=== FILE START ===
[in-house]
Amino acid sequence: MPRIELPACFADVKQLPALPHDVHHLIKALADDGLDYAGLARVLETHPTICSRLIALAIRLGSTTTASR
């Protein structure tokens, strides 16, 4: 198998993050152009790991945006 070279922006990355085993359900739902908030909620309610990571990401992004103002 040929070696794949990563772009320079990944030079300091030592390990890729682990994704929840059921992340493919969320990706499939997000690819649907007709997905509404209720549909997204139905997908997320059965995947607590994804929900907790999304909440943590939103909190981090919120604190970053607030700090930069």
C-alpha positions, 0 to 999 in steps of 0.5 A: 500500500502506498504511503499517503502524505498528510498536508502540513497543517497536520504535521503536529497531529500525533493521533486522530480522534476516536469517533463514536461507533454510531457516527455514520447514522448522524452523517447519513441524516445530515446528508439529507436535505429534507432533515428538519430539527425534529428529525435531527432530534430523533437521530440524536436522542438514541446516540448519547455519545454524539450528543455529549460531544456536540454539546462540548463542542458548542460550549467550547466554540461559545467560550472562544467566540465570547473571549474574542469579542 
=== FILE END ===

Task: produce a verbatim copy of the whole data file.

[in-house]
Amino acid sequence: MPRIELPACFADVKQLPALPHDVHHLIKALADDGLDYAGLARVLETHPTICSRLIALAIRLGSTTTASR
């Protein structure tokens, strides 16, 4: 198998993050152009790991945006 070279922006990355085993359900739902908030909620309610990571990401992004103002 040929070696794949990563772009320079990944030079300091030592390990890729682990994704929840059921992340493919969320990706499939997000690819649907007709997905509404209720549909997204139905997908997320059965995947607590994804929900907790999304909440943590939103909190981090919120604190970053607030700090930069």
C-alpha positions, 0 to 999 in steps of 0.5 A: 500500500502506498504511503499517503502524505498528510498536508502540513497543517497536520504535521503536529497531529500525533493521533486522530480522534476516536469517533463514536461507533454510531457516527455514520447514522448522524452523517447519513441524516445530515446528508439529507436535505429534507432533515428538519430539527425534529428529525435531527432530534430523533437521530440524536436522542438514541446516540448519547455519545454524539450528543455529549460531544456536540454539546462540548463542542458548542460550549467550547466554540461559545467560550472562544467566540465570547473571549474574542469579542 